EuroGOOS and EMB with the advice from the EOOS Steering Group, opened this stakeholder consultation on EOOS during six weeks running through December 2016 and January 2017. The consultation collected views from the European ocean observing community and wider stakeholders spanning policy, industry and national agencies, on what EOOS should look like and how it should be run.
The preliminary results of the EOOS open stakeholder consultation were presented by Glenn Nolan, co-chair of the EOOS Steering Group, at the EMODnet Conference on 15 February 2017. Slides from this presentation, prepared joinly by EuroGOOS and EMB, are available on this EOOS website (download or visit the EOOS materials page to discover this and other outputs).
From 12 December until 20 January 2017, an open stakeholder consultation is launched to help design an integrated and sustained European Ocean Observing System, EOOS. The consultation targets a wide European community of ocean data providers, infrastructure managers, technology developers, data users, and broader ocean observing stakeholders.
This survey is critical to collect views from the European ocean observing community and wider stakeholders and to inform any decision-making about a future EOOS.
The need for an end-to-end integrated and sustained European Ocean Observing System, EOOS, has been expressed by the oceanographic and scientific community during the development of the European Integrated Maritime Policy in 2007. Since then, EOOS has featured in a number of scientific and science-policy documents. An overview of those developments is available here. Through those documents, a need for EOOS has been expressed at both regional and pan-European levels. However, to design an efficient and sustained EOOS concrete stakeholder recommendations are needed, as well as a policy buy-in.
The consultation survey was designed by the EOOS Steering Group brought together by EuroGOOS and the European Marine Board, in their consolidated actions to make EOOS a reality.
Building EOOS EP Event Summary (563.3 KiB)
Building EOOS EP Event Agenda (283.8 KiB)
Building EOOS EP Event Flyer (904.5 KiB)
The need for an end-to-end integrated and sustained European Ocean Observing System (EOOS) has been expressed by the oceanographic and scientific community during the development of the Integrated Maritime Policy in 2007. In 2008, EuroGOOS and European Marine Board released a joint vision document (pdf) to outline the concept of this framework. Since then, EOOS has featured in a number of scientific and science-policy documents. An overview of those developments is available here.
In 2016, after a successful brainstorming workshop, EuroGOOS and European Marine Board convened an expert panel acting as EOOS Steering Group. The Steering Group has developed a consultation document to collect feedback for the EOOS implementation roadmap and launch it for a wide stakeholder consultation.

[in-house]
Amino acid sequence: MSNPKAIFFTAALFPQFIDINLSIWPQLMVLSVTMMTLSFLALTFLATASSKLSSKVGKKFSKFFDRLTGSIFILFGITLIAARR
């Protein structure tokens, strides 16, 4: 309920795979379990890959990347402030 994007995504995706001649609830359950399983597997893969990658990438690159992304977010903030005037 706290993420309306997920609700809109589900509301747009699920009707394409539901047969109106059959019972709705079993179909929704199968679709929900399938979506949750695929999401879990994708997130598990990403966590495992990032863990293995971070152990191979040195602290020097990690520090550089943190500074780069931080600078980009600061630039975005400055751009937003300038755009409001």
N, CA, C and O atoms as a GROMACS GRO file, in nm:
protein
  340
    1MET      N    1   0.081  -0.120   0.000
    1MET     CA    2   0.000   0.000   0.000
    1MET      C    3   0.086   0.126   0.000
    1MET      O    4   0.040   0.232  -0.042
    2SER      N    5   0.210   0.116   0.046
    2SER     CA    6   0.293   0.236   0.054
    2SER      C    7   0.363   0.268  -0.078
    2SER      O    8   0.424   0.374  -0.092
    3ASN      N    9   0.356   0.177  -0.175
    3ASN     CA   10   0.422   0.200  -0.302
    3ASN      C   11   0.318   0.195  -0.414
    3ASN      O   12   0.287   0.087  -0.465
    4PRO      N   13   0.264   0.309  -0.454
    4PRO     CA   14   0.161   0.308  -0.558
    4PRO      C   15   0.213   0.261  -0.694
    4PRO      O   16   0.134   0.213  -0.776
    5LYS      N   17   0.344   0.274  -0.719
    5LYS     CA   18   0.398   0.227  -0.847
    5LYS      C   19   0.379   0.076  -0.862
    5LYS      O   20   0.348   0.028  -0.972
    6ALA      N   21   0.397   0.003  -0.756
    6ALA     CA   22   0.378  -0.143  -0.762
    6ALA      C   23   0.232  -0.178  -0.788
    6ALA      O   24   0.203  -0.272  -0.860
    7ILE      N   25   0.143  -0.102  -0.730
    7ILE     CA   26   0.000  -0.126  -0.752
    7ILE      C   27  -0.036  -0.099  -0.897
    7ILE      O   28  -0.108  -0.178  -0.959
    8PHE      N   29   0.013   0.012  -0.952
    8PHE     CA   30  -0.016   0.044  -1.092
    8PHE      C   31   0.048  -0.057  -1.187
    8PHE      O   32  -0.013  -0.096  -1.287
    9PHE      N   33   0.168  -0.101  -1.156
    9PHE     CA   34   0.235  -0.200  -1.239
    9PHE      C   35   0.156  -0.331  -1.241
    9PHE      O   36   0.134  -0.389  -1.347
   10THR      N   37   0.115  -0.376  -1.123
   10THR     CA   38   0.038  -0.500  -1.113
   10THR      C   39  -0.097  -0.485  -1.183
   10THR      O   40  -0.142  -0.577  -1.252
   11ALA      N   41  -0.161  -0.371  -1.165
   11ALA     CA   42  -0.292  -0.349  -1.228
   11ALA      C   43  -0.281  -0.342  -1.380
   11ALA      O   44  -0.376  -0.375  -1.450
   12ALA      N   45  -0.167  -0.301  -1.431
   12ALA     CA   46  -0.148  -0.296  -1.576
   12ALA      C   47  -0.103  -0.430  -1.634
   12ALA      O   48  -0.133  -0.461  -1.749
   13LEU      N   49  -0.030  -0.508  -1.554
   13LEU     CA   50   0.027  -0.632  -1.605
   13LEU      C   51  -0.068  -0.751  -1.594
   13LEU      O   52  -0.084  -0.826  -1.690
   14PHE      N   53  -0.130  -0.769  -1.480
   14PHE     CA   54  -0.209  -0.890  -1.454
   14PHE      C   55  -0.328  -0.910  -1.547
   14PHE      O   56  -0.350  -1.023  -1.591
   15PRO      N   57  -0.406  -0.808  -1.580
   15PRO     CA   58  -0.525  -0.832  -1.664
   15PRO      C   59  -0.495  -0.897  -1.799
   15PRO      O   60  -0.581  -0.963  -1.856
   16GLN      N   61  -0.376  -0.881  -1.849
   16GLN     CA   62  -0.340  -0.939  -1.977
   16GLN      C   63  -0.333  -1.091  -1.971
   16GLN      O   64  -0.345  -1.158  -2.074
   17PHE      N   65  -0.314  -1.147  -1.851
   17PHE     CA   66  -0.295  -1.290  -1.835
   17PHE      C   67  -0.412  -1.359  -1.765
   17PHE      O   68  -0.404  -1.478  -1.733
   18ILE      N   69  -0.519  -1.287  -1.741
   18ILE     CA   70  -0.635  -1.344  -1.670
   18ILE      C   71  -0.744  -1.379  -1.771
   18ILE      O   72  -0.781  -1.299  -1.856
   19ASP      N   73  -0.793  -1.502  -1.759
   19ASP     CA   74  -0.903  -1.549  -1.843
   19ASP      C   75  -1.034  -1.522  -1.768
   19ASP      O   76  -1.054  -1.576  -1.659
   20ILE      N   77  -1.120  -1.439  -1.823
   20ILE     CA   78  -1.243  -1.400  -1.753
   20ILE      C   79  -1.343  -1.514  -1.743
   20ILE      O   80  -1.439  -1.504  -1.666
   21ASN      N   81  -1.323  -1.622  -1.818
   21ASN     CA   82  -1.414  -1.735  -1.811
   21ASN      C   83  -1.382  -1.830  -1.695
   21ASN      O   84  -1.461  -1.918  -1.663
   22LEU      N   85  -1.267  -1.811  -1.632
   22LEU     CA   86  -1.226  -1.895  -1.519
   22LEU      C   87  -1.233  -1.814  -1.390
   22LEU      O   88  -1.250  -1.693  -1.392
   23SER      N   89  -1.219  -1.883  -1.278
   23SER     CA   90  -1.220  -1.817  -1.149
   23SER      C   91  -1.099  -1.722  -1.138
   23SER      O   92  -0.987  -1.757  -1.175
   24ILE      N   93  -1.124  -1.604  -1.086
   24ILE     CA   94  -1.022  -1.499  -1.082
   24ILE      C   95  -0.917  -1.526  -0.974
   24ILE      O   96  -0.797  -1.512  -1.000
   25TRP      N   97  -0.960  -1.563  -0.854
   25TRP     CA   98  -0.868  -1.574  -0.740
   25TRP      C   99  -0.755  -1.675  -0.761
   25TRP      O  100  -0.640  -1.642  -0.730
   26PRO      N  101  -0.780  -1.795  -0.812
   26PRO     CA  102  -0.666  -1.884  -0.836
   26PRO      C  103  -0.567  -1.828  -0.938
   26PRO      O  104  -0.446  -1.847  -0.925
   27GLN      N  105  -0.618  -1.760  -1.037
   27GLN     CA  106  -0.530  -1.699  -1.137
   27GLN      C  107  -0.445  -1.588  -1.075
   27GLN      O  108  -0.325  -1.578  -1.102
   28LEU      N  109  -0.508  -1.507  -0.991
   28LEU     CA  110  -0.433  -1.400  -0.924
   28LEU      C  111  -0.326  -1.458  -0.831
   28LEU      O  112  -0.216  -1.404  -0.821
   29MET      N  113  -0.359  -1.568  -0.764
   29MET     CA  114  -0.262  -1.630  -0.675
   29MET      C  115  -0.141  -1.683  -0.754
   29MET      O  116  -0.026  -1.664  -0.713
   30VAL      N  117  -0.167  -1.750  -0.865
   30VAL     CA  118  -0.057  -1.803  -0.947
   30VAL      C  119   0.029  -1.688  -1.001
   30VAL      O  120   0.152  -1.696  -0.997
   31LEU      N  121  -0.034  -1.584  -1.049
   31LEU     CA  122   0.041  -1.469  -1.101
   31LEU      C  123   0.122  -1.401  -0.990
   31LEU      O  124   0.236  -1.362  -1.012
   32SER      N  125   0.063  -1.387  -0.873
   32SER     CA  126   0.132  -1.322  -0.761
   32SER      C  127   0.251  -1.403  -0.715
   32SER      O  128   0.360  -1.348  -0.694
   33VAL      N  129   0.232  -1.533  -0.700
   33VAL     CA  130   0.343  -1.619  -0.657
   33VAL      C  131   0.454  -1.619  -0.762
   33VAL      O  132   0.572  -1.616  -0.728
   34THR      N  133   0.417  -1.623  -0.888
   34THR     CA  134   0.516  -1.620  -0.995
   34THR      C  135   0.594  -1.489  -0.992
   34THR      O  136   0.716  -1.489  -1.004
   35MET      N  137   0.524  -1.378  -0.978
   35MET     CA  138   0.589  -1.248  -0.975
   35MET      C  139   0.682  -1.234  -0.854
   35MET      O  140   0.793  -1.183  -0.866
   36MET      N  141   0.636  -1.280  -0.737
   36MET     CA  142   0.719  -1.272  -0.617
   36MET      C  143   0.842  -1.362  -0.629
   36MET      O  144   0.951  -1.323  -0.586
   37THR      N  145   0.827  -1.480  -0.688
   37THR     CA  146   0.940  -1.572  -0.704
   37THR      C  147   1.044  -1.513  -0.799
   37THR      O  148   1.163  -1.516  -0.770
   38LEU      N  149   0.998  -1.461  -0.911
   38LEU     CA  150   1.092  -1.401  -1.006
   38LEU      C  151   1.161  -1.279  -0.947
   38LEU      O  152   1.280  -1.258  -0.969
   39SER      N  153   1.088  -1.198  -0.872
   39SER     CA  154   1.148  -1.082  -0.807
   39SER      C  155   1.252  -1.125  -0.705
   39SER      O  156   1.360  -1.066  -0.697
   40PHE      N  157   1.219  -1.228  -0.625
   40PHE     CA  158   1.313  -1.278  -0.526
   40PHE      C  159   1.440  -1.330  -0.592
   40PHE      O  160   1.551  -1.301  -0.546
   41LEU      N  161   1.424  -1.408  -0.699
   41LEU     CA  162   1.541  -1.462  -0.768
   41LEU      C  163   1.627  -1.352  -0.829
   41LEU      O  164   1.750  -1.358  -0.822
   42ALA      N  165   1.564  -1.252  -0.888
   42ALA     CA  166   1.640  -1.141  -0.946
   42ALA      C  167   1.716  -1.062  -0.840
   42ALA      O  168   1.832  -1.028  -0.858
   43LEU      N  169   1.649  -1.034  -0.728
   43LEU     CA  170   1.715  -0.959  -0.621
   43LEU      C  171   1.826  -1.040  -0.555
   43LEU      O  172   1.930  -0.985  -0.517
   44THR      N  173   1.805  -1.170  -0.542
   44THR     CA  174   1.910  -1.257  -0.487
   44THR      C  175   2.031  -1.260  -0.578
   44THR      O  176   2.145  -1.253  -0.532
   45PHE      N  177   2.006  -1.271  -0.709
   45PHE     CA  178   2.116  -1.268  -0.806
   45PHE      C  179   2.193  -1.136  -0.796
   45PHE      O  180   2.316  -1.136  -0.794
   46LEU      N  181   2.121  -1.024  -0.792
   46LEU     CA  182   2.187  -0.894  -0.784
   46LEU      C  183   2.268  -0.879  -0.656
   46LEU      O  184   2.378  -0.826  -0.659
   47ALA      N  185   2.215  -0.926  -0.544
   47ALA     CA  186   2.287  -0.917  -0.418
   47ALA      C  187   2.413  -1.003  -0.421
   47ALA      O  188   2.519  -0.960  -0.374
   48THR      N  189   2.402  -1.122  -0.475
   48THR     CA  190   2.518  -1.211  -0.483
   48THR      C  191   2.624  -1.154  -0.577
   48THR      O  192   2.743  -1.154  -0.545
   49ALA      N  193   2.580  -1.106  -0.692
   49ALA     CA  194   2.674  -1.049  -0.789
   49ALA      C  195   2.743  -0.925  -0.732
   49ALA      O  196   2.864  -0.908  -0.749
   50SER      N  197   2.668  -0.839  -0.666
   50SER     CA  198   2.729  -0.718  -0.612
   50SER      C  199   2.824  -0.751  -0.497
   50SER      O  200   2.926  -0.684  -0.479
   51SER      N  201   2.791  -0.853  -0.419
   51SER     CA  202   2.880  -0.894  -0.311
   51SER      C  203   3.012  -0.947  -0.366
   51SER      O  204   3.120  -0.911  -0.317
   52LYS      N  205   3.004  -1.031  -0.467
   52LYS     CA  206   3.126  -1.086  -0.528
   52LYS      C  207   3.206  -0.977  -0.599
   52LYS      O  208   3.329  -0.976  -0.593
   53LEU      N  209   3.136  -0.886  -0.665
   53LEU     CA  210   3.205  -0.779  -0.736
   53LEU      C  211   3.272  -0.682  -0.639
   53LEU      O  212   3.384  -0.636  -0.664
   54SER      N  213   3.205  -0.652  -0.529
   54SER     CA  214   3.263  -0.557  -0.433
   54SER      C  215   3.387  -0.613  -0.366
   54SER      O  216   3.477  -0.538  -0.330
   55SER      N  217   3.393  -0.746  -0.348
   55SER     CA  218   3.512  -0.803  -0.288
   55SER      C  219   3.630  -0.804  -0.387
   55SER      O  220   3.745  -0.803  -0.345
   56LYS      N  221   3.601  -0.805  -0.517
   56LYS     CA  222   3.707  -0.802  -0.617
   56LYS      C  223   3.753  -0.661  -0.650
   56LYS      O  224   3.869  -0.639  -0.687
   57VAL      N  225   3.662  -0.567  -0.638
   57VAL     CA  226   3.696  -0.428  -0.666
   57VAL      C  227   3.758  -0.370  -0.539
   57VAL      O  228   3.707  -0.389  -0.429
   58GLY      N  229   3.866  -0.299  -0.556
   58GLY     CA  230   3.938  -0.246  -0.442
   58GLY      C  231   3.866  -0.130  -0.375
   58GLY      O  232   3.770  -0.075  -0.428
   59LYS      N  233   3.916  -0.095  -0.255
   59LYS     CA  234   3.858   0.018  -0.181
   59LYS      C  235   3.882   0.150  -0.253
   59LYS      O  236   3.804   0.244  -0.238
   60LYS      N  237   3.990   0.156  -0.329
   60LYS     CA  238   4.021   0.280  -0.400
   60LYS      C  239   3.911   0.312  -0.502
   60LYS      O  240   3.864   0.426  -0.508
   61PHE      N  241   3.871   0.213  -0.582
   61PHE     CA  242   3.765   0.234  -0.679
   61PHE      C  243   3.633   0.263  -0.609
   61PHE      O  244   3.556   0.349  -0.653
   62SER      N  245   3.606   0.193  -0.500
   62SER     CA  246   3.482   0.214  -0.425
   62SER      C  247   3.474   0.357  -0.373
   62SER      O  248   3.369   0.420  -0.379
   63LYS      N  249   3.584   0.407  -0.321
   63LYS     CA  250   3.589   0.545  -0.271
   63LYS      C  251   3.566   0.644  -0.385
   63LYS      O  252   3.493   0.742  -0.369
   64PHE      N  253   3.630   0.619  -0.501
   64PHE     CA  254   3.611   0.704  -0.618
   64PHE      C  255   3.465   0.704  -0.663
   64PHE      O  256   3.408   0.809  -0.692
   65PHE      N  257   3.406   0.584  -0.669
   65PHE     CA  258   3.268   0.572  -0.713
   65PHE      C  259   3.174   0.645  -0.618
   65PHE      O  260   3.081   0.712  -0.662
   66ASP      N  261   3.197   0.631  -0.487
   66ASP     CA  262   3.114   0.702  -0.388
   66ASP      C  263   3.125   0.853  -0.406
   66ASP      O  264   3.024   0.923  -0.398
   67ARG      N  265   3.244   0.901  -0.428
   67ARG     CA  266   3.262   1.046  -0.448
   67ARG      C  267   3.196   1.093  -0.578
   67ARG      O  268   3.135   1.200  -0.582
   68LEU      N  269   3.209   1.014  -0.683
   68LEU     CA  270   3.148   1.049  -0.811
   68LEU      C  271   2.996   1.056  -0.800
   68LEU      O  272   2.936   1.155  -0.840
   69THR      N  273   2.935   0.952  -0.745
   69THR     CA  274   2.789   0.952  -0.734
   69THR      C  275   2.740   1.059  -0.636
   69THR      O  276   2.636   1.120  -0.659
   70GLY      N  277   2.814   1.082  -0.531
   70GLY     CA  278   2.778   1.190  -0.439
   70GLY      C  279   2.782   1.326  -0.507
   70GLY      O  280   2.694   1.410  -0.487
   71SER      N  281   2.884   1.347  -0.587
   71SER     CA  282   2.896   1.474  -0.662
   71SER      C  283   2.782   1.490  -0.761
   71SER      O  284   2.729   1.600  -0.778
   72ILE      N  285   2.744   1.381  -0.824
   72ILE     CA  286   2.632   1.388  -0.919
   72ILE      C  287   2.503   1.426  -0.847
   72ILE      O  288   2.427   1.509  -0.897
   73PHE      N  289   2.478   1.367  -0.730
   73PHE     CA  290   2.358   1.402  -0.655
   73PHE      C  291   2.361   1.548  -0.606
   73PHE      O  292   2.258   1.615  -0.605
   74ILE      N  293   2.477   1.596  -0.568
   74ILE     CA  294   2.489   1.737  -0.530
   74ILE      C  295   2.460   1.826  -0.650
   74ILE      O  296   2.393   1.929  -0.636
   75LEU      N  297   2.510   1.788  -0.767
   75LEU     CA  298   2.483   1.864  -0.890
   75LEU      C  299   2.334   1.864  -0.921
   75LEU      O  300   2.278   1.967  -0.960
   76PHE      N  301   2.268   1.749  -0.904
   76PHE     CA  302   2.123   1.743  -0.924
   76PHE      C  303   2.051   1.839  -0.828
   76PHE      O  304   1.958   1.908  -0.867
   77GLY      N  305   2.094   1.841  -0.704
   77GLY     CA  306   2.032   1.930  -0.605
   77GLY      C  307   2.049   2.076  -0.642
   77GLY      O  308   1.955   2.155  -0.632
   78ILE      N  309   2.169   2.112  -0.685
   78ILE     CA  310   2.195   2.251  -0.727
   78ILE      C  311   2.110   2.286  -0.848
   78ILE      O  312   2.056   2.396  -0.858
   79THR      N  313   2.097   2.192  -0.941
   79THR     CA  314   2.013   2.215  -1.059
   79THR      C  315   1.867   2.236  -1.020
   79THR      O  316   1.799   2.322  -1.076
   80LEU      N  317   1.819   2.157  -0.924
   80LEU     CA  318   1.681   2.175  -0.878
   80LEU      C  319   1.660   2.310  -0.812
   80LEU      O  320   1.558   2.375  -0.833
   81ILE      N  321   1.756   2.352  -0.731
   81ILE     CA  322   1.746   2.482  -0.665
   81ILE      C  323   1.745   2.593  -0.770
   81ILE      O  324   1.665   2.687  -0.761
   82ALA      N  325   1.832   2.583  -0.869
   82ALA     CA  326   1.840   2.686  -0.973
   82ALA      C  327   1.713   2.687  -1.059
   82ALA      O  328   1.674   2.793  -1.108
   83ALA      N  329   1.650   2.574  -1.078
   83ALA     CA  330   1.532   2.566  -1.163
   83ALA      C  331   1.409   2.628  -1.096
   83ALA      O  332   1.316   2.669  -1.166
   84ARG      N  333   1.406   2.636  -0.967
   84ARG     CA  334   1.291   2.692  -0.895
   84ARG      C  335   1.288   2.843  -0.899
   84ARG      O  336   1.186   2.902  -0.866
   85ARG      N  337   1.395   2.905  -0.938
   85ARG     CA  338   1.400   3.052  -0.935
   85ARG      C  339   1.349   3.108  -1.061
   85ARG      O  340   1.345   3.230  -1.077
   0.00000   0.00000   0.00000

On 8 September 2016, the EOOS progress and the consultation document were presented at a dedicated event at the European Parliament hosted by MEP Ricardo Serrão Santos.
EOOS is seen as a light and flexible coordinating framework to help manage and improve the existing observing effort, making it more efficient and effective at different geographical scales, and for different end-users.
More on the EOOS event at the European Parliament
The ocean is a crucial driver of our climate, a source of oxygen, water, food, energy and raw materials, and a medium for tourism, transport and commerce. Our future depends on the ocean health and its ability to deliver goods and services, and the global ocean has been valued at US$24 trillion placing it among the largest world economies (WWF 2015). Acquiring knowledge and information for using and exploring the ocean space and resources requires state-of-the-art ocean observing technologies, waterborne fixed and mobile observatories, and space observations. In addition to delivering services to a large number of economic sectors, ocean observing is in itself an important economic activity generating a considerable amount of jobs.
Prediction of natural hazards (e.g. tsunamis and storm surges), marine spatial planning, search and rescue operations, as well as ecosystem and climate modelling, rely on ocean observing. It also gives the prerequisite information for exploring new ocean technologies for biotechnology, renewable energy as well as oil, gas and mineral exploitation in the deep sea. The implementation of European Directives (e.g. MSFD, MSP, WFD ), and Policies (CFP, MSS, etc.) require marine data delivered for management actions at sea and at the coast. Such data of high quality and resolution seamlessly shared from different sources will contribute to the development of the European Digital Single Market.
An integrated and sustained European Ocean Observing System (EOOS) will bring together marine observations from coast to the open ocean and from surface to deep sea, promote partnerships for infrastructure funding and data sharing, align with user needs and technological innovation, and fill the real need for cross-disciplinary research and multi-stakeholder engagement (ESFRI 2016). EOOS will deliver a vision, roadmap, and a common focal point for European ocean observing research and technology. It will bring a real added value to existing efforts, empowering those who are working to advance ocean observing in Europe, catalysing new initiatives in a strategic way, targeting identified gaps and speaking with a wide range of stakeholders.
The EOOS event at the European Parliament brought European policy and decision makers together with the ocean observing community, to engage in a direct dialogue and discussions on needs and ambitions for a strong and integrated European ocean observing capacity. This event helped building the foundation of the future EOOS.